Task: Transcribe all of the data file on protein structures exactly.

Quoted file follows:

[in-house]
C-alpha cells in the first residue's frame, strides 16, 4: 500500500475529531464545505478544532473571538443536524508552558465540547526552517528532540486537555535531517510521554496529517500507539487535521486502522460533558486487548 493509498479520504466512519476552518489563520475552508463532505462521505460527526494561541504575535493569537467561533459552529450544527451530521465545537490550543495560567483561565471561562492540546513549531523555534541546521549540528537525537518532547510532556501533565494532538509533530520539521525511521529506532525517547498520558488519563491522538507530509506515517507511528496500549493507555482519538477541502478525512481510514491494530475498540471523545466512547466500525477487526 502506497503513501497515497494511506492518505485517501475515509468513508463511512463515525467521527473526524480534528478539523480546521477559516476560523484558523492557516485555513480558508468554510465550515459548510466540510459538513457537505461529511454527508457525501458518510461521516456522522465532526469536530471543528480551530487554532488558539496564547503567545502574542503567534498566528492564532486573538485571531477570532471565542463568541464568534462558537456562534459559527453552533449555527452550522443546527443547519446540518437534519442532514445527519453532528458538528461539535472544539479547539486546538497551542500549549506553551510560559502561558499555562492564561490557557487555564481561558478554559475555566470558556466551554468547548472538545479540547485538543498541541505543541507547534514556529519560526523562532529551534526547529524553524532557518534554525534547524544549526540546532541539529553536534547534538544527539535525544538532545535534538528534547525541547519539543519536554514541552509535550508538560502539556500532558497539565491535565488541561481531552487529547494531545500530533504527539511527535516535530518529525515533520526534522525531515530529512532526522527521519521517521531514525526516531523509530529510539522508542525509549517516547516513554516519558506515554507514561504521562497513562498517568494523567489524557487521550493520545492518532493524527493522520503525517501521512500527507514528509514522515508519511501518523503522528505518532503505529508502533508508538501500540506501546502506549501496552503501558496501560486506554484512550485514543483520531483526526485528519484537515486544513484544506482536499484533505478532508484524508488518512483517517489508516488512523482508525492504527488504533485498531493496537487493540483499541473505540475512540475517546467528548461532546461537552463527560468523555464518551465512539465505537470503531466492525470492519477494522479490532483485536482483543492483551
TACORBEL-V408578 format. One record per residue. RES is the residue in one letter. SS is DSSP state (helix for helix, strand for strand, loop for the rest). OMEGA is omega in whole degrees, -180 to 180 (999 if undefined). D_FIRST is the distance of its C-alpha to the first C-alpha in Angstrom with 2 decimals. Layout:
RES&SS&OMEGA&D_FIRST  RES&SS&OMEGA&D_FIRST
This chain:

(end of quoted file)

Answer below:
[in-house]
C-alpha cells in the first residue's frame, strides 16, 4: 500500500475529531464545505478544532473571538443536524508552558465540547526552517528532540486537555535531517510521554496529517500507539487535521486502522460533558486487548 493509498479520504466512519476552518489563520475552508463532505462521505460527526494561541504575535493569537467561533459552529450544527451530521465545537490550543495560567483561565471561562492540546513549531523555534541546521549540528537525537518532547510532556501533565494532538509533530520539521525511521529506532525517547498520558488519563491522538507530509506515517507511528496500549493507555482519538477541502478525512481510514491494530475498540471523545466512547466500525477487526 502506497503513501497515497494511506492518505485517501475515509468513508463511512463515525467521527473526524480534528478539523480546521477559516476560523484558523492557516485555513480558508468554510465550515459548510466540510459538513457537505461529511454527508457525501458518510461521516456522522465532526469536530471543528480551530487554532488558539496564547503567545502574542503567534498566528492564532486573538485571531477570532471565542463568541464568534462558537456562534459559527453552533449555527452550522443546527443547519446540518437534519442532514445527519453532528458538528461539535472544539479547539486546538497551542500549549506553551510560559502561558499555562492564561490557557487555564481561558478554559475555566470558556466551554468547548472538545479540547485538543498541541505543541507547534514556529519560526523562532529551534526547529524553524532557518534554525534547524544549526540546532541539529553536534547534538544527539535525544538532545535534538528534547525541547519539543519536554514541552509535550508538560502539556500532558497539565491535565488541561481531552487529547494531545500530533504527539511527535516535530518529525515533520526534522525531515530529512532526522527521519521517521531514525526516531523509530529510539522508542525509549517516547516513554516519558506515554507514561504521562497513562498517568494523567489524557487521550493520545492518532493524527493522520503525517501521512500527507514528509514522515508519511501518523503522528505518532503505529508502533508508538501500540506501546502506549501496552503501558496501560486506554484512550485514543483520531483526526485528519484537515486544513484544506482536499484533505478532508484524508488518512483517517489508516488512523482508525492504527488504533485498531493496537487493540483499541473505540475512540475517546467528548461532546461537552463527560468523555464518551465512539465505537470503531466492525470492519477494522479490532483485536482483543492483551
TACORBEL-V408578 format. One record per residue. RES is the residue in one letter. SS is DSSP state (helix for helix, strand for strand, loop for the rest). OMEGA is omega in whole degrees, -180 to 180 (999 if undefined). D_FIRST is the distance of its C-alpha to the first C-alpha in Angstrom with 2 decimals. Layout:
RES&SS&OMEGA&D_FIRST  RES&SS&OMEGA&D_FIRST
This chain: